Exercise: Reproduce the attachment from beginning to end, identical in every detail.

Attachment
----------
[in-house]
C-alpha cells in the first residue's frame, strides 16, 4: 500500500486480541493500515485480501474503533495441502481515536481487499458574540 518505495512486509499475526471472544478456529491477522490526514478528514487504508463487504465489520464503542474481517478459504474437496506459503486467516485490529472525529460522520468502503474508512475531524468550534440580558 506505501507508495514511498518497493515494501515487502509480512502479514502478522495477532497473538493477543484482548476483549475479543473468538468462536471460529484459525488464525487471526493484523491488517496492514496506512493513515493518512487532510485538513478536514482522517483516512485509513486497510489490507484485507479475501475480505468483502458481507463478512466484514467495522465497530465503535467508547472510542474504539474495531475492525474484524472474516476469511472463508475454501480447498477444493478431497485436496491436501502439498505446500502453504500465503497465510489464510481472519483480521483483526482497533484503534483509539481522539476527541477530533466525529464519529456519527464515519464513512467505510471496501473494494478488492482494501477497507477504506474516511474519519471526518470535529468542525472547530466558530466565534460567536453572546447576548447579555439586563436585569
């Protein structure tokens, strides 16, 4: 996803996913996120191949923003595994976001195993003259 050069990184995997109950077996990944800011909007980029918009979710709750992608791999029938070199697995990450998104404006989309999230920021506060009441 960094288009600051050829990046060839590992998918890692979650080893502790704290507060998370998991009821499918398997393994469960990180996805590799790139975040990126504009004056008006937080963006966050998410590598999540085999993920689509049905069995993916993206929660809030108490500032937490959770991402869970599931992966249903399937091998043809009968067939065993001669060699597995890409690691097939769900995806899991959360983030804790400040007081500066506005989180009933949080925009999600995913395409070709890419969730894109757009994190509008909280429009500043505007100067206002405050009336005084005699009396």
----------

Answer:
[in-house]
C-alpha cells in the first residue's frame, strides 16, 4: 500500500486480541493500515485480501474503533495441502481515536481487499458574540 518505495512486509499475526471472544478456529491477522490526514478528514487504508463487504465489520464503542474481517478459504474437496506459503486467516485490529472525529460522520468502503474508512475531524468550534440580558 506505501507508495514511498518497493515494501515487502509480512502479514502478522495477532497473538493477543484482548476483549475479543473468538468462536471460529484459525488464525487471526493484523491488517496492514496506512493513515493518512487532510485538513478536514482522517483516512485509513486497510489490507484485507479475501475480505468483502458481507463478512466484514467495522465497530465503535467508547472510542474504539474495531475492525474484524472474516476469511472463508475454501480447498477444493478431497485436496491436501502439498505446500502453504500465503497465510489464510481472519483480521483483526482497533484503534483509539481522539476527541477530533466525529464519529456519527464515519464513512467505510471496501473494494478488492482494501477497507477504506474516511474519519471526518470535529468542525472547530466558530466565534460567536453572546447576548447579555439586563436585569
């Protein structure tokens, strides 16, 4: 996803996913996120191949923003595994976001195993003259 050069990184995997109950077996990944800011909007980029918009979710709750992608791999029938070199697995990450998104404006989309999230920021506060009441 960094288009600051050829990046060839590992998918890692979650080893502790704290507060998370998991009821499918398997393994469960990180996805590799790139975040990126504009004056008006937080963006966050998410590598999540085999993920689509049905069995993916993206929660809030108490500032937490959770991402869970599931992966249903399937091998043809009968067939065993001669060699597995890409690691097939769900995806899991959360983030804790400040007081500066506005989180009933949080925009999600995913395409070709890419969730894109757009994190509008909280429009500043505007100067206002405050009336005084005699009396």